Attested:  Tacitus Annales 12,31-32 & 14, 31 Iceni;   Caesar Bello Gallico 5,21 Cenimagni;   Ptolemy 2,3,21 Σιμενοι
Icinos on iter 5 and Venta Icinorum on iter 9 of the Antonine Itinerary;   Ventacenomum at position 103 of the Ravenna Cosmography;
Ad ...taum on the Peutinger map;   Coins ECEN, ECENI, EC, ECN, ECE.

Where:  This tribe appears to have occupied modern Norfolk plus parts of Suffolk and Cambridgeshire, with one central place, Venta Icenorum, at modern Caistor St. Edmund, near Norwich.

Name origin:  The recorded spellings are remarkably diverse, so the traditional Iceni seems like a reasonable compromise, but ECENI on coins is easiest to explain.  There is no obvious parallel in Celtic or Latin, but this name is first attested among the tribes who submitted to Caesar, whose names generally make best sense in Greek, so maybe the best parallel is εκεινη ‘in that place’, not least because the idea of coinage seems to have spread in northern Europe from the time of Alexander.  If Welsh echen ‘lineage, family, tribe’ is another parallel, the overall sense of Ecen might just be ‘our people’.  Ecen also makes good sense in Germanic as meaning ‘oaken’, based on a word like modern German Eicheoak’.  The argument made by Daphne Nash Briggs that other words and symbols on Iceni coins have stylistic and linguistic links across the North Sea to Germanic peoples is widely accepted by coin experts.  The name possibly survived into the AD 900s in Icenhilde weg etc (modern Icknield Way), which may come from ‘oak-wood’.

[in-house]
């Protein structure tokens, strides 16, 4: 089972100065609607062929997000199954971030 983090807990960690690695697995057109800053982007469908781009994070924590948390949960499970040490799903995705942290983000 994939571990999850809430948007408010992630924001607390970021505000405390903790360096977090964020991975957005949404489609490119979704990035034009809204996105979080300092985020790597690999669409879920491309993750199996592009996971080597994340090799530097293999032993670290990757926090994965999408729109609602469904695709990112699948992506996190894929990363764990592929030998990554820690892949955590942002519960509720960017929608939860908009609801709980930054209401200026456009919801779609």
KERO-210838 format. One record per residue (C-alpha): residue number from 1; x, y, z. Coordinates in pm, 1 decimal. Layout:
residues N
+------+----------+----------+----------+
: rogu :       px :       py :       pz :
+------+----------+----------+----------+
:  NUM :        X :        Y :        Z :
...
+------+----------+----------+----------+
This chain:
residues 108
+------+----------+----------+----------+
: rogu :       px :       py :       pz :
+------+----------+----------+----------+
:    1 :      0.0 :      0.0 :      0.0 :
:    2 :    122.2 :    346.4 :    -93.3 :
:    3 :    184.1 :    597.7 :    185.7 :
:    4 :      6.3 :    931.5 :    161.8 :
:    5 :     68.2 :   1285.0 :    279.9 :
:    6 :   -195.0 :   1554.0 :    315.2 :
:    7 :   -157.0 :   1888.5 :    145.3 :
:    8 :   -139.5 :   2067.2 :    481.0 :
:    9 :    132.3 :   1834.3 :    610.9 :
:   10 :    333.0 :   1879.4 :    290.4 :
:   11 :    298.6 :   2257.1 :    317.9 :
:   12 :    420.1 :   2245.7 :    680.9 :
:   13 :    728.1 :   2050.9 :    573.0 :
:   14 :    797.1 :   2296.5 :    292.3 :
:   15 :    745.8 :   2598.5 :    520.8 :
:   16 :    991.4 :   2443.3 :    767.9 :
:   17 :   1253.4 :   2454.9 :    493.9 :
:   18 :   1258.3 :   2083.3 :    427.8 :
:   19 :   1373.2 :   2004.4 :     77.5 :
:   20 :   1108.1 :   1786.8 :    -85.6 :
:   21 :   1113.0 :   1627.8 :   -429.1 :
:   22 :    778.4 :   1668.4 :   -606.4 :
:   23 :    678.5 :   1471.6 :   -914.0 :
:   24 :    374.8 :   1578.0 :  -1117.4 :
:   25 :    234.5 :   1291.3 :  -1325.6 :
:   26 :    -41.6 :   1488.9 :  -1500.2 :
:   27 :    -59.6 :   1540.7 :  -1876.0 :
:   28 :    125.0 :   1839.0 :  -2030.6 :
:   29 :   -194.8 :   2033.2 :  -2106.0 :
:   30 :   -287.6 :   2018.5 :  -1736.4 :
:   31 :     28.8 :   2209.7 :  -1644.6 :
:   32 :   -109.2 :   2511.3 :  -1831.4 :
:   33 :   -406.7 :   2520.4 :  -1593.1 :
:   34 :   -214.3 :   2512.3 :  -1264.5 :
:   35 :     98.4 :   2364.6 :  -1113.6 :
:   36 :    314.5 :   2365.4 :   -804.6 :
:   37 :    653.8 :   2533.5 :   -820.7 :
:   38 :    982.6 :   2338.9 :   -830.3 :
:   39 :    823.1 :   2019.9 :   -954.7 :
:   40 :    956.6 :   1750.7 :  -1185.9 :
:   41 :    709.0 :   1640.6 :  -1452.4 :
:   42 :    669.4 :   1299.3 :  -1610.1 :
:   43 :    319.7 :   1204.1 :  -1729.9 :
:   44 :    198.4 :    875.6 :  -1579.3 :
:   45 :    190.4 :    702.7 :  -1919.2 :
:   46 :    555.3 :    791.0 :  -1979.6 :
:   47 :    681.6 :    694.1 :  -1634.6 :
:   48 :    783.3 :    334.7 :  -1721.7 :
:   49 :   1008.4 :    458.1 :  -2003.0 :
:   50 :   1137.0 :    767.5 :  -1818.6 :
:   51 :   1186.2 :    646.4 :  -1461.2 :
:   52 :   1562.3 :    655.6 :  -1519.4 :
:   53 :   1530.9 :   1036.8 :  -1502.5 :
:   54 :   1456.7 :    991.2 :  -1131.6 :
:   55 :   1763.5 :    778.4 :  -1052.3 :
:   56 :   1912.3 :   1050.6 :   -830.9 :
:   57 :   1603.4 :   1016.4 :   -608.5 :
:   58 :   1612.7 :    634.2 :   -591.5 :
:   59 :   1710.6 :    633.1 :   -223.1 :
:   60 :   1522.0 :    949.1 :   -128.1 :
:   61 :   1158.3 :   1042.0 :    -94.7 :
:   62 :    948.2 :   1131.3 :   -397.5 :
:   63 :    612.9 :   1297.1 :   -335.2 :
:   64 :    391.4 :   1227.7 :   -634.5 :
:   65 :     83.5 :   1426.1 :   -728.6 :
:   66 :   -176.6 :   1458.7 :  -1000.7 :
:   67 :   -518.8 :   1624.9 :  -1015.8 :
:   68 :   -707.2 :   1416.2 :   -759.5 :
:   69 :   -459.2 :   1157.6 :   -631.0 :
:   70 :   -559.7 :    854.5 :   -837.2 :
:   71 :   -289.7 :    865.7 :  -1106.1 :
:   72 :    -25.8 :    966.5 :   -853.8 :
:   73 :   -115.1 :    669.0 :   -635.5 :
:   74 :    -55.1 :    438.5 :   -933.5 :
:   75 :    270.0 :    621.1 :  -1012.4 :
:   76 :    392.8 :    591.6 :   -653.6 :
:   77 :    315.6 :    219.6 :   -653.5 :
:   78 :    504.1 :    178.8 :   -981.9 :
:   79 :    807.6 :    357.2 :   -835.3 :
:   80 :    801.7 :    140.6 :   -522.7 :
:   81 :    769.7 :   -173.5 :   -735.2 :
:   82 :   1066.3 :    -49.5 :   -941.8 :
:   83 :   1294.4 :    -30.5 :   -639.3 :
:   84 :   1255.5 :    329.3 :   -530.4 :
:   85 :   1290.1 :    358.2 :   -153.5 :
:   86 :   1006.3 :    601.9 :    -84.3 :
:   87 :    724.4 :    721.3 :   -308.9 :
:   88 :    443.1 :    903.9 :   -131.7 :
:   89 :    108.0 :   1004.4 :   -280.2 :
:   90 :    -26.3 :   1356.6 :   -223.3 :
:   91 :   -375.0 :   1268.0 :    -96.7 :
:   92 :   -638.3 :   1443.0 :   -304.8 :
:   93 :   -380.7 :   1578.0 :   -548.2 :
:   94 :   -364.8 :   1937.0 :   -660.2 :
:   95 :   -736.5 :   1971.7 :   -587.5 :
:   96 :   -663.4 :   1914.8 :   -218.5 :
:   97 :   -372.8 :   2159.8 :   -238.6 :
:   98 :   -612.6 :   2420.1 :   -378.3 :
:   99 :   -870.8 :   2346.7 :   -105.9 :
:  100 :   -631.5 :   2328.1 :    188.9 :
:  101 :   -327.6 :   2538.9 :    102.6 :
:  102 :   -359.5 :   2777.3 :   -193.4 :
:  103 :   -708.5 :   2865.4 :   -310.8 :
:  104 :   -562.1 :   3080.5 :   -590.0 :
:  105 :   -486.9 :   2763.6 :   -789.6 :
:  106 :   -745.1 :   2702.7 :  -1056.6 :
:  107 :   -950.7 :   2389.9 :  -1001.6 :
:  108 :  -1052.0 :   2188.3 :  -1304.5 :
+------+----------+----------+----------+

Notes:  While discussing the river name Itchen, Ekwall (1928: 128-9) drew attention to Old English eacen ‘strong, mighty’, which probably came from the same PIE root *aug- ‘to increase’ as Augustus, eke, and the common early place-name element *uxelo-.  Presumably the people and the oak tree got their names from the same source.

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Last edited 28 April 2023     to main Menu